It all comes down to the ending in which Charles is finally falling into Mr. Dark’s trap and he must fight it in order to save himself and the boys. Mr. Dark knows Charles’ wish and would make it come true and the temptation is too strong…

“Something Wicked this Way Comes” is a powerful horror film with the right mood of the original novel (although loosely based on the novel) and great performances, especially from Jason Robards and Jonathan Pryce. The young actors are just OK (sometimes, they seem to be a bit too precocious to the point of annoyance). There are some parts where the boys seem older, especially in the scene where they’re surrounded by hundreds of spiders—probably because of post-production reshoots. But it’s really Jason Robards that steals the show. He’s got that amazing voice that makes you want to listen to him and believe in him. Also, I love how the carnival’s being isn’t fully explained—there are some tidbits of explanation but not enough so that there’s exposition. Actually, I’d rather not know. Then there are the heartfelt conversations Charles and Will have in the middle of the night occasionally, which feel very real. That relationship between father and son pays off well.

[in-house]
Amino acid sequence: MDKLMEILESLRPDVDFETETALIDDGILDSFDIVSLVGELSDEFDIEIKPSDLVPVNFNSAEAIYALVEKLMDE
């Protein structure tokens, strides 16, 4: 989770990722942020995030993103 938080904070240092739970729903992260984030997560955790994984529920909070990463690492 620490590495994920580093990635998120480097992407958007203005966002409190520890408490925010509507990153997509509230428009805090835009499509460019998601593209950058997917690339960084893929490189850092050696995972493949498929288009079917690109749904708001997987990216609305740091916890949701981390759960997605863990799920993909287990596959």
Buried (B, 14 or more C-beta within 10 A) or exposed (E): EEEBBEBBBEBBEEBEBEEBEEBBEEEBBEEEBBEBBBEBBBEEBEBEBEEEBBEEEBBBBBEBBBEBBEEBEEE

There are times when it seems like the movie doesn’t know which way to go, especially in the final half, but this is a most unsettling movie with a terrifying atmosphere and a grim feel. It’s unlikely that the Disney Studios would want to make a movie like this again—this is not for younger children. If they see this movie, there’s a good chance they’ll have nightmares for quite a while.